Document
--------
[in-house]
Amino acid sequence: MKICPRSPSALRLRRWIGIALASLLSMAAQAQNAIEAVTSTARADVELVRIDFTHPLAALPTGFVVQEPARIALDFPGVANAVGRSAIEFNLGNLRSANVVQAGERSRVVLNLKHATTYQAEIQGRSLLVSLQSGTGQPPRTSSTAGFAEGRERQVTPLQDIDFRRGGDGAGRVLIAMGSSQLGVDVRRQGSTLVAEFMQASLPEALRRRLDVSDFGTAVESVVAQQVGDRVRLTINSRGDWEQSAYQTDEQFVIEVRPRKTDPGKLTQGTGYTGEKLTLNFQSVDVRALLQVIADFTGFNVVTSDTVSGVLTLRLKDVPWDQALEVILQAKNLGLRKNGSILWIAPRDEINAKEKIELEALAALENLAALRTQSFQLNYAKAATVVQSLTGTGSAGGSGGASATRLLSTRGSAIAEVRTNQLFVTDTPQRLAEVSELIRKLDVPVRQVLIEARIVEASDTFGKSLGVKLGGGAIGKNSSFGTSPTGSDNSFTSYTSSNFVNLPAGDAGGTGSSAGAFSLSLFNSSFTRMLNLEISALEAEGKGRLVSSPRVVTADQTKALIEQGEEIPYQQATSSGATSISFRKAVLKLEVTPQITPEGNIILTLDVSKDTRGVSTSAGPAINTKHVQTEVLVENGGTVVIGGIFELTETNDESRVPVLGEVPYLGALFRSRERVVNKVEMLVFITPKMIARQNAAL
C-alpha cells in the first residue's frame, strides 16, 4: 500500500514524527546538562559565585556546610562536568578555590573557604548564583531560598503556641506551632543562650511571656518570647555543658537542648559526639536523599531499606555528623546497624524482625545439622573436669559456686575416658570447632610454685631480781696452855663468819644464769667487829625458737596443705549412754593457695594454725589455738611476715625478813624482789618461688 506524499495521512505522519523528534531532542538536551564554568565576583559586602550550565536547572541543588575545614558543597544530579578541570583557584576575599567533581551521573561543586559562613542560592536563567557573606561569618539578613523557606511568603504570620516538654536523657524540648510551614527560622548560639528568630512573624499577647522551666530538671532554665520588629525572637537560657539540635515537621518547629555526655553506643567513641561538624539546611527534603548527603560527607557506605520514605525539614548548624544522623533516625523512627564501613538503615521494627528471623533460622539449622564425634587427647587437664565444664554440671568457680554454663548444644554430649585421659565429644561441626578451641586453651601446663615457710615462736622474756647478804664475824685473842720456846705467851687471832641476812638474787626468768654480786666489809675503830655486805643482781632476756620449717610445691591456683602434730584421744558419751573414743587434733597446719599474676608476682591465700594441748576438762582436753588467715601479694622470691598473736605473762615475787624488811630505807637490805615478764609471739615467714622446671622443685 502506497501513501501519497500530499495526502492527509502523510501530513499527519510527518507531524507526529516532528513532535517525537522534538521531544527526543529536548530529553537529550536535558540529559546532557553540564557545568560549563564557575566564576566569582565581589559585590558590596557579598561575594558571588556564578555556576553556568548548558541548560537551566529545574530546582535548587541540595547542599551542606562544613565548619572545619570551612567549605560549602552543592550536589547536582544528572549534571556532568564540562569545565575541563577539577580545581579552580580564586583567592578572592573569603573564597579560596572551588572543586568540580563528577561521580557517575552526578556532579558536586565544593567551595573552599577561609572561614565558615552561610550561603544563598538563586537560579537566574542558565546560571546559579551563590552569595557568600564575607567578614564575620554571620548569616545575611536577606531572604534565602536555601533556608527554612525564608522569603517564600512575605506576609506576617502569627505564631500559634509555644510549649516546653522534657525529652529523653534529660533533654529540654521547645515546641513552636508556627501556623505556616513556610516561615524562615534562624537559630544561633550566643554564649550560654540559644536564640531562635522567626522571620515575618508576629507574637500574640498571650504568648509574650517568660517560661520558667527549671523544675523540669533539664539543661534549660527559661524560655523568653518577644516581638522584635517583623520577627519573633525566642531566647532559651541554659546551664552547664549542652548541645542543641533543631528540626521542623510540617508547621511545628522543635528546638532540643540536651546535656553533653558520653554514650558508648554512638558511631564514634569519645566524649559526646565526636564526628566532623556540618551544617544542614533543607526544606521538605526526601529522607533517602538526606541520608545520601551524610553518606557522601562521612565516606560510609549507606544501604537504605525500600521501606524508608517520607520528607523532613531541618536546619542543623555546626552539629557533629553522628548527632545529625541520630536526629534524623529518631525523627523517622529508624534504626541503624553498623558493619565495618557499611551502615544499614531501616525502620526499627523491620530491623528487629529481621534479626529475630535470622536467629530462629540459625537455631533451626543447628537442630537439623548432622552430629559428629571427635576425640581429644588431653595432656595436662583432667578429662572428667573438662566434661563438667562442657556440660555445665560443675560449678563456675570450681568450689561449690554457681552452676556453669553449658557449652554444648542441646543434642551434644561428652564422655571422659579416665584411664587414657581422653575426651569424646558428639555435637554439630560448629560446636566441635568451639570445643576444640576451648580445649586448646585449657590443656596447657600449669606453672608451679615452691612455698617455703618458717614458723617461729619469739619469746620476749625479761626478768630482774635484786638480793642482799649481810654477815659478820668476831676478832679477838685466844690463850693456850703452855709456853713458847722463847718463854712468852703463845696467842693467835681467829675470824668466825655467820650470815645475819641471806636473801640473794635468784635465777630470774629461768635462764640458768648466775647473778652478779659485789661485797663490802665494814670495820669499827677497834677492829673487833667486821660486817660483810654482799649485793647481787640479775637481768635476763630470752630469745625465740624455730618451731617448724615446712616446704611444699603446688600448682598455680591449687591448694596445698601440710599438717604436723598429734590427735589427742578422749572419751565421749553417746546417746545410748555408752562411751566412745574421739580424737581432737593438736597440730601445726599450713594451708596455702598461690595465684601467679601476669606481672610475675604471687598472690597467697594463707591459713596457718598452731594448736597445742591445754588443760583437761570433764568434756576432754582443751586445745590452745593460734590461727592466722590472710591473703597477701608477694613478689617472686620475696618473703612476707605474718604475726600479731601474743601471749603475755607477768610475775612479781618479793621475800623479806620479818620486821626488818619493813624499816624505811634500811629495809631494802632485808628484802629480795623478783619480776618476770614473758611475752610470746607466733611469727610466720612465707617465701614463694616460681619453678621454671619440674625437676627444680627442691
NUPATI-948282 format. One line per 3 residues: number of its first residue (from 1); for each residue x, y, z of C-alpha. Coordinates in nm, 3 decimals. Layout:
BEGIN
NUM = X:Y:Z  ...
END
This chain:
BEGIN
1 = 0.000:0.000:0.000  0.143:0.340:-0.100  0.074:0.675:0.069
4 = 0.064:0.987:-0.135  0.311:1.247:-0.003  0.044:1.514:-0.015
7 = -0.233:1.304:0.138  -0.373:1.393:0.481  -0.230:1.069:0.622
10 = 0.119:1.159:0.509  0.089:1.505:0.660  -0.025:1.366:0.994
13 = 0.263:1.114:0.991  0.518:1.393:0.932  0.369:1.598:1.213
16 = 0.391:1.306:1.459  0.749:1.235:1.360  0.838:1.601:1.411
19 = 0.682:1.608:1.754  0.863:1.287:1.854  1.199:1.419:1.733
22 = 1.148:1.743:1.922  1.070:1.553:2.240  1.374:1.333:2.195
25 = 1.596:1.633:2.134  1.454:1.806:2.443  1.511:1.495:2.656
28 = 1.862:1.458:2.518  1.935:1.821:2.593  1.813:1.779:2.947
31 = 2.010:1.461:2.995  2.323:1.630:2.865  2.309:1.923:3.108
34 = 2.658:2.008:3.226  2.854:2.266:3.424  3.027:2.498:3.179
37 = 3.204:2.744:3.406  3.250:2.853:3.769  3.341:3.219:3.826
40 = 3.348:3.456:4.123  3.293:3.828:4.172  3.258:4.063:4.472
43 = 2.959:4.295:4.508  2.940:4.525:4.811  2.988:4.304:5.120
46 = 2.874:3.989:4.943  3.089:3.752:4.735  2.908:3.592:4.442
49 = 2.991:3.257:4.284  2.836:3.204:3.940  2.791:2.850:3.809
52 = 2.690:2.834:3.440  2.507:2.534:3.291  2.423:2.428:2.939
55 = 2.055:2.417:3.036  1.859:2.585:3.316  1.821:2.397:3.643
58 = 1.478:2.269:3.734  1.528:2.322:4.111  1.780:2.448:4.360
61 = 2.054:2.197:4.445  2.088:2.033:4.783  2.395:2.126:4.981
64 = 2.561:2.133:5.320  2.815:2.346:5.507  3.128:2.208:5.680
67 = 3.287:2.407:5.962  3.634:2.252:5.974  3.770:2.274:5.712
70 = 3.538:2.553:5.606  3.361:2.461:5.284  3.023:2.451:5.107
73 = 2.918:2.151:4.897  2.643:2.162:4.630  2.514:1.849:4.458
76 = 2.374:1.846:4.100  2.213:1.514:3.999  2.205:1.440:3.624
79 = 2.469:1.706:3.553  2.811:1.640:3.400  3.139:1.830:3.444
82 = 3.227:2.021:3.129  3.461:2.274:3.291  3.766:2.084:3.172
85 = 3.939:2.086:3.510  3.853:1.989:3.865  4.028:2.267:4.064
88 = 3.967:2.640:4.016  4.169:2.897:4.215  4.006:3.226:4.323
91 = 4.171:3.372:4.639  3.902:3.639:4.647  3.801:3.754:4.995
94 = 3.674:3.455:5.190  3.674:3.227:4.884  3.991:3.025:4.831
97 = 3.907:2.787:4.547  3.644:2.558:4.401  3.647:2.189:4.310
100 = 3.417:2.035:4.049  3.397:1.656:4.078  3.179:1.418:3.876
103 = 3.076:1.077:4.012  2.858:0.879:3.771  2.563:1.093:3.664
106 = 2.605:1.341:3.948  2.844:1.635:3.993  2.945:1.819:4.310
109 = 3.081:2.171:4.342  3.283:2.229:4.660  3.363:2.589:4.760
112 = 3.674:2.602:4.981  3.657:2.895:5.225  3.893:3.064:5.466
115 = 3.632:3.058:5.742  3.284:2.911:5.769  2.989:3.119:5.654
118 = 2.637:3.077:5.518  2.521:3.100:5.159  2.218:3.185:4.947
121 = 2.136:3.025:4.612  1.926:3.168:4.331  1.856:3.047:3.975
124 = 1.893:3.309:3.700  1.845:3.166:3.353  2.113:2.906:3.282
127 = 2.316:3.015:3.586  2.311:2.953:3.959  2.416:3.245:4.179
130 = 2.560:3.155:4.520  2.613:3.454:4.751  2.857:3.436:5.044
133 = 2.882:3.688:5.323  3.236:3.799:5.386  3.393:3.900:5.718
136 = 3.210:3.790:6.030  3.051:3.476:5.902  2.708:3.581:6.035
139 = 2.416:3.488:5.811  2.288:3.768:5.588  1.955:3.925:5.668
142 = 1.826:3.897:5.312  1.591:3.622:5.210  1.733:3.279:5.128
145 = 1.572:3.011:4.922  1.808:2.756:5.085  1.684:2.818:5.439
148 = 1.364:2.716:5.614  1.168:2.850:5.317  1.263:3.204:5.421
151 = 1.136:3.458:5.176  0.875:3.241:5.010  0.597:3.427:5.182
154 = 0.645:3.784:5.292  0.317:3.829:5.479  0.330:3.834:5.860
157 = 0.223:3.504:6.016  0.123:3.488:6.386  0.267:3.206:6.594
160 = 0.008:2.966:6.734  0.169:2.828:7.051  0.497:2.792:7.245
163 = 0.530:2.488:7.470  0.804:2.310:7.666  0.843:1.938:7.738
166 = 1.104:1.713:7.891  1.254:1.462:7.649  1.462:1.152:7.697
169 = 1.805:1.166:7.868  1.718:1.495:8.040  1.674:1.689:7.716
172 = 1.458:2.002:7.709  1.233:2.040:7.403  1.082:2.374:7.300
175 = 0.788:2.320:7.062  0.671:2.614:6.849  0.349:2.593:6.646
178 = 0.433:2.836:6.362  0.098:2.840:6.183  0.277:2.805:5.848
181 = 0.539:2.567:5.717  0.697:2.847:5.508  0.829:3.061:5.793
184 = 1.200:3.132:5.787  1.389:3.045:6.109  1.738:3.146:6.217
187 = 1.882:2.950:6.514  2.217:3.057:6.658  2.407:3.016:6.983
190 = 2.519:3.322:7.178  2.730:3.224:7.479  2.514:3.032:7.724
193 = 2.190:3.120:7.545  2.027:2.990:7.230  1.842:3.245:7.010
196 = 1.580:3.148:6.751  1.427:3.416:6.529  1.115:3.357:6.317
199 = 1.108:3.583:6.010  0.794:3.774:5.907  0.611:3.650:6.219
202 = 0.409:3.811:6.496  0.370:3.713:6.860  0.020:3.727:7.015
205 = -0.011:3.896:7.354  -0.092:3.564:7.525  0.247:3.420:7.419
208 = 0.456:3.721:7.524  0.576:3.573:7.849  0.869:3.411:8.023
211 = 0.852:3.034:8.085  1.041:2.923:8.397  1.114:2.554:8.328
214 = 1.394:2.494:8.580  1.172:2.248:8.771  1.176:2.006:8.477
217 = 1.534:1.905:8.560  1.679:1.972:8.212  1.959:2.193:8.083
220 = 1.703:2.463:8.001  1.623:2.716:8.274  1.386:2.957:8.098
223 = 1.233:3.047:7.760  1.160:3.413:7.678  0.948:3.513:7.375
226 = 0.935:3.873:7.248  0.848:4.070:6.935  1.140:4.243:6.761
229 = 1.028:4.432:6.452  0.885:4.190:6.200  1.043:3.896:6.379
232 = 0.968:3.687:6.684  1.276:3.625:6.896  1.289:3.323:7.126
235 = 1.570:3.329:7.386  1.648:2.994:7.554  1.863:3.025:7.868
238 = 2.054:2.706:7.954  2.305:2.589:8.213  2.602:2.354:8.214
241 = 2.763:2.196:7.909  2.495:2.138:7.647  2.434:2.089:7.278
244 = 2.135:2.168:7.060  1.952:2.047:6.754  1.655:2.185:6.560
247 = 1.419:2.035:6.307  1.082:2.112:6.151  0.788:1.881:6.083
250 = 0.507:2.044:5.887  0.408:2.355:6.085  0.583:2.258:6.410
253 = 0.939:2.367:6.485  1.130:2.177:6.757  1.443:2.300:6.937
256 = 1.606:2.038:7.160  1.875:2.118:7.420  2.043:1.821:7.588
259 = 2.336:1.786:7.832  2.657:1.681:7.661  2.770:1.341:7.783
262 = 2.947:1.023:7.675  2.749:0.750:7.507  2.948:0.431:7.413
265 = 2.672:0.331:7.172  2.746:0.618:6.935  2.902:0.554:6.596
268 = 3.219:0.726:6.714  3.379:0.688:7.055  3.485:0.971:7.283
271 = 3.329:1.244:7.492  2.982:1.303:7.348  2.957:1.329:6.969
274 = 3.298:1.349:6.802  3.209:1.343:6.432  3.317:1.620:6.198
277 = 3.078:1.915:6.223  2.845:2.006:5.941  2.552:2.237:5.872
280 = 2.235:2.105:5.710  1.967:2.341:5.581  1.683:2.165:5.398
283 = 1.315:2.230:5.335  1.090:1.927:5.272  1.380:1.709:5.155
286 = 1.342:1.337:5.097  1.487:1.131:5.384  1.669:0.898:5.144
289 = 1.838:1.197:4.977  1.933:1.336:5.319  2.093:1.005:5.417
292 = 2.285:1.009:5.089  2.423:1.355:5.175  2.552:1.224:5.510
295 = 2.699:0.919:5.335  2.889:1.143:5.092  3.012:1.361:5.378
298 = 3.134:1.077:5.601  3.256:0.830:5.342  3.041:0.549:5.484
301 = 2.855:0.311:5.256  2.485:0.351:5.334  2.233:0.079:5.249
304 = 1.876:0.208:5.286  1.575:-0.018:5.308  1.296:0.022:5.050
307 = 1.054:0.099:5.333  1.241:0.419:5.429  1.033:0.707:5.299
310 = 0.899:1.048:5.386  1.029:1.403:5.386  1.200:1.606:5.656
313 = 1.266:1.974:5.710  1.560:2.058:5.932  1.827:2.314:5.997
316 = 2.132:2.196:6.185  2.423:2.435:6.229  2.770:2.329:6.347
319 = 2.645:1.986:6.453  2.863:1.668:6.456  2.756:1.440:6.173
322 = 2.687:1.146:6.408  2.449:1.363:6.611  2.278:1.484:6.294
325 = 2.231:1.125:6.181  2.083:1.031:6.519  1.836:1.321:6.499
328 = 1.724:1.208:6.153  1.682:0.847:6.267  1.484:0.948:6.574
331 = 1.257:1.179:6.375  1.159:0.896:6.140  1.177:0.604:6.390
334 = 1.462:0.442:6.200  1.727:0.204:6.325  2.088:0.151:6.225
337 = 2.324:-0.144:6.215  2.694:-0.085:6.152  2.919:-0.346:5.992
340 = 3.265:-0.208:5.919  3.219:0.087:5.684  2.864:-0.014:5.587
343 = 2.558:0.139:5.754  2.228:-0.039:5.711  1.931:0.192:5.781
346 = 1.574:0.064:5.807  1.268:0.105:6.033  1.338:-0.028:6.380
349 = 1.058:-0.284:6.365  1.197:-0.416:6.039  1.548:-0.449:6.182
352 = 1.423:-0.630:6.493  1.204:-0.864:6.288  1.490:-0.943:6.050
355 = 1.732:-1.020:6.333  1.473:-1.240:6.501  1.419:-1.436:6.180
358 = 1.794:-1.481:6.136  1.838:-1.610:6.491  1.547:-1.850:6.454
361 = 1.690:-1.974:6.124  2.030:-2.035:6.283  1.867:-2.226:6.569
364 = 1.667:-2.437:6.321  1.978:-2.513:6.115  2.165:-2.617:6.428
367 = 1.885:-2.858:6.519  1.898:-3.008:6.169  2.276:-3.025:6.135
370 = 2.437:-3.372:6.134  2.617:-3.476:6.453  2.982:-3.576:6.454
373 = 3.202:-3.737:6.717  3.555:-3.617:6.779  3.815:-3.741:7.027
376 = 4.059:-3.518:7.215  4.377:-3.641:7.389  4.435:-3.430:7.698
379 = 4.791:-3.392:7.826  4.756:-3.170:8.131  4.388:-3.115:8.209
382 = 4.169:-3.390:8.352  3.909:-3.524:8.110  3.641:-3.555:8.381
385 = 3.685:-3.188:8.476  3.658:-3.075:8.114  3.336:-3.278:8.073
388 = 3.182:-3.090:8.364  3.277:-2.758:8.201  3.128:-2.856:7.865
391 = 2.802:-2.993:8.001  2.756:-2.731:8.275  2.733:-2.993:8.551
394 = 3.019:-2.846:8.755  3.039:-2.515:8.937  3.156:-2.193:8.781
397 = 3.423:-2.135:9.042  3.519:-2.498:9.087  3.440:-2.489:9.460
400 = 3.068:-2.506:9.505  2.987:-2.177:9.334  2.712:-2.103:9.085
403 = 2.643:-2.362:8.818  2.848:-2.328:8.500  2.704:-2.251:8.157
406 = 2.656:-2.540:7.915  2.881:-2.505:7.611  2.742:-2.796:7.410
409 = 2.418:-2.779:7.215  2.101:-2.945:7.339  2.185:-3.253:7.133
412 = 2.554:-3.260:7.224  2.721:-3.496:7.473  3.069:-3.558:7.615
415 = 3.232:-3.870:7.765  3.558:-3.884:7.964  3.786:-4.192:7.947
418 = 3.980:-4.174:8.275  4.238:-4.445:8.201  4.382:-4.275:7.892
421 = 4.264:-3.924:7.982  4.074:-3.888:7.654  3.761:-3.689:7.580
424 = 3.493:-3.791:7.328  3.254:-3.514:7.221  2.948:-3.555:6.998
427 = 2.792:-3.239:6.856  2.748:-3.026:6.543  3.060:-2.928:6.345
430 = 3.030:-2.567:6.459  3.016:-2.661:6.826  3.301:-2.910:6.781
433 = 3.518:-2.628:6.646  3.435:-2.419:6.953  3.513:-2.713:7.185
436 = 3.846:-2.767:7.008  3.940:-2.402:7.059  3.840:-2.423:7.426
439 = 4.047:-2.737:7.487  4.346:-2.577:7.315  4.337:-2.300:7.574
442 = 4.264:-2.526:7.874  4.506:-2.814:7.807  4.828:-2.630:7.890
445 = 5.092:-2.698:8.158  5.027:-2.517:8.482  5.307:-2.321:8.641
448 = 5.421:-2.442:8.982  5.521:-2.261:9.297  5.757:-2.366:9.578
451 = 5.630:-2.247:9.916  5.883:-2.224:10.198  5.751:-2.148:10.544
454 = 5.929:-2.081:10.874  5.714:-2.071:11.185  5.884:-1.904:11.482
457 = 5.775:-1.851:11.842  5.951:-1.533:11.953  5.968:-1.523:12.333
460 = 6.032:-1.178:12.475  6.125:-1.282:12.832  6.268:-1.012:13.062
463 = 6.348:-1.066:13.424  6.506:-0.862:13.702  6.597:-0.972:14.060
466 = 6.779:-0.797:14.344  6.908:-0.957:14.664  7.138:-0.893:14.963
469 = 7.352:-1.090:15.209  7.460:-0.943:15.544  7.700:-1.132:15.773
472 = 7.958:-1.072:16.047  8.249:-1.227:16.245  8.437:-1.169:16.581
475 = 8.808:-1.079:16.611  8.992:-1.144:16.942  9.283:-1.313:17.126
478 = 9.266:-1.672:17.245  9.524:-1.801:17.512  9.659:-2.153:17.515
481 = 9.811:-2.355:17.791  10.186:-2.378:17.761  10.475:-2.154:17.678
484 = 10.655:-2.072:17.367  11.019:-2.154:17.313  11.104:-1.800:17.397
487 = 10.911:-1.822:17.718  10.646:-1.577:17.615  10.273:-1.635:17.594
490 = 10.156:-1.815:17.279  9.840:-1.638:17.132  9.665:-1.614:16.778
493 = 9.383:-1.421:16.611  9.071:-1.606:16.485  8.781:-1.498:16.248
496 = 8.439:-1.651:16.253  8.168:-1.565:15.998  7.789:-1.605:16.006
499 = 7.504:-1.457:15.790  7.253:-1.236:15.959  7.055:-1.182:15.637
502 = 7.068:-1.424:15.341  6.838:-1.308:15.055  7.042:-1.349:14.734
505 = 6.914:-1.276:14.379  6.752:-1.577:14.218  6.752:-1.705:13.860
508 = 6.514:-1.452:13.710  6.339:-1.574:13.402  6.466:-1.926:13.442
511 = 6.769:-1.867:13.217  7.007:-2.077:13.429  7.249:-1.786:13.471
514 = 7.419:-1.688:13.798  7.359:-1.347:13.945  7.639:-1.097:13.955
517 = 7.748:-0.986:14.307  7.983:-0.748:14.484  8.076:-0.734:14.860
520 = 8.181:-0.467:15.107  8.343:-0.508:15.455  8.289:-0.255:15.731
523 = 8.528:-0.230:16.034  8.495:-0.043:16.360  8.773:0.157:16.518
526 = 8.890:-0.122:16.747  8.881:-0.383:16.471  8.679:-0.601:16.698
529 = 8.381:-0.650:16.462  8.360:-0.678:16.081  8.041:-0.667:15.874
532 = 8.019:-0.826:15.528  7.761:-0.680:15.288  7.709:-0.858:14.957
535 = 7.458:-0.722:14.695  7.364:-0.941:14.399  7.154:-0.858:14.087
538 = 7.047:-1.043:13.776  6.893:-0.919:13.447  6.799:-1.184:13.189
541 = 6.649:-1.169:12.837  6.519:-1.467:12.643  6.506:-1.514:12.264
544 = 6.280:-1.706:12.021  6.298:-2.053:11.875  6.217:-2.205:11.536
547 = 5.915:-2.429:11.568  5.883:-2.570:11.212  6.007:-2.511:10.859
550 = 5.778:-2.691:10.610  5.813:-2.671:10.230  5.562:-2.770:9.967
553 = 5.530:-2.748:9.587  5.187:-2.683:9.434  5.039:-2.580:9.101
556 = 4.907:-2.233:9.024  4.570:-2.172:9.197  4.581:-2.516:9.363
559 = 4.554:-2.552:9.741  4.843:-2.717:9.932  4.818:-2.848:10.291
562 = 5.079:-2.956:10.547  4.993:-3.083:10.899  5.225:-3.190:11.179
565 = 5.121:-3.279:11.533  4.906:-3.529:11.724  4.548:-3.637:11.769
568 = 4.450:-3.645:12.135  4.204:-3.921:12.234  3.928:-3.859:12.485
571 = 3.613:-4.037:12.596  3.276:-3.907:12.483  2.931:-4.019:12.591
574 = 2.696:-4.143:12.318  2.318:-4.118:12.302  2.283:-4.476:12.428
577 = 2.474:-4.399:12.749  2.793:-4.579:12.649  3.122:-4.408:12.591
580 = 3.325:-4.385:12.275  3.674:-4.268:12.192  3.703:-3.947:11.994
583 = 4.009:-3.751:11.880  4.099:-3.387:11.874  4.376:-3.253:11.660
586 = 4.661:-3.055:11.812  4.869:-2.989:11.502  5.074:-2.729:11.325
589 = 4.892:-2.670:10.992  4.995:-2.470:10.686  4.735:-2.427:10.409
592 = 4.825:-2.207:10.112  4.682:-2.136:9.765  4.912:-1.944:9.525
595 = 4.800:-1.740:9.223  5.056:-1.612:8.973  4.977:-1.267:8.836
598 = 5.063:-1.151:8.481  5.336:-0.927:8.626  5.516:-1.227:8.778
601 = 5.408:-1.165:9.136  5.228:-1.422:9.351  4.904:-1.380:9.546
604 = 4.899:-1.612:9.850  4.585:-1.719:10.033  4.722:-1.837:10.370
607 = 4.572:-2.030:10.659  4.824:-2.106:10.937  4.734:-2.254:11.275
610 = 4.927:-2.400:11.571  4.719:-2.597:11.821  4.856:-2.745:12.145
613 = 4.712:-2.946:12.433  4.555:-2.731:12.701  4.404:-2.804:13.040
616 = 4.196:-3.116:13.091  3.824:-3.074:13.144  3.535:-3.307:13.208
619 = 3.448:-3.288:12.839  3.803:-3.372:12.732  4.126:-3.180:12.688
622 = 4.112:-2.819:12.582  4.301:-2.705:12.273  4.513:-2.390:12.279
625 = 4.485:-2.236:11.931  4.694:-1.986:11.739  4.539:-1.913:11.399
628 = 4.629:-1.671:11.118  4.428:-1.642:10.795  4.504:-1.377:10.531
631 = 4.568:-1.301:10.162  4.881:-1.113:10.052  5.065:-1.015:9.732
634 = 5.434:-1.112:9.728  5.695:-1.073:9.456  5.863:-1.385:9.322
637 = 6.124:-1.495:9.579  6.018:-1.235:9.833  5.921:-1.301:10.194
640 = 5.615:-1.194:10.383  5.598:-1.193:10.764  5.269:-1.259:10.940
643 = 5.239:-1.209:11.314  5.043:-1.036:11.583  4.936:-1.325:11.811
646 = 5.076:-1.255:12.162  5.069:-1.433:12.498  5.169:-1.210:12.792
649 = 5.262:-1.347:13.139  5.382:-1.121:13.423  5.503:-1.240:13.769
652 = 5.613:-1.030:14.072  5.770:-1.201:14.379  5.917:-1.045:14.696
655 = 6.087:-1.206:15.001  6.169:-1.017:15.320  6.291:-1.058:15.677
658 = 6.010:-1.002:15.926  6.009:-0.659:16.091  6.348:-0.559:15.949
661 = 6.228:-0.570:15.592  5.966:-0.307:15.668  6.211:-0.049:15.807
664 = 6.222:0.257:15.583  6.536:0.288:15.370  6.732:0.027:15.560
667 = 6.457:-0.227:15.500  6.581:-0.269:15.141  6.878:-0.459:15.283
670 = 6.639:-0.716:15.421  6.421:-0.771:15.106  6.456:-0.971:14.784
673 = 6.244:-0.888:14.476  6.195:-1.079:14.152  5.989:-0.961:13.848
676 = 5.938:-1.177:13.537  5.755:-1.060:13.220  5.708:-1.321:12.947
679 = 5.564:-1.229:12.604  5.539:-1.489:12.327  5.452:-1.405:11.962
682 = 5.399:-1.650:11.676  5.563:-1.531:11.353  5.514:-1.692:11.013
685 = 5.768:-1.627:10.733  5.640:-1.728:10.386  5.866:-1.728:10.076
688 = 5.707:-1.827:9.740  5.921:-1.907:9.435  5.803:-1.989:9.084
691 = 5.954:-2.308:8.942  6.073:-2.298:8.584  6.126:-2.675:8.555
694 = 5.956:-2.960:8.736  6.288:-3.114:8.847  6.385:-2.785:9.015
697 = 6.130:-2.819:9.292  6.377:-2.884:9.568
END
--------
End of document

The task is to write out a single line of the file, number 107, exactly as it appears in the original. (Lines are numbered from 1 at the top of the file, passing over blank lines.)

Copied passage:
292 = 2.285:1.009:5.089  2.423:1.355:5.175  2.552:1.224:5.510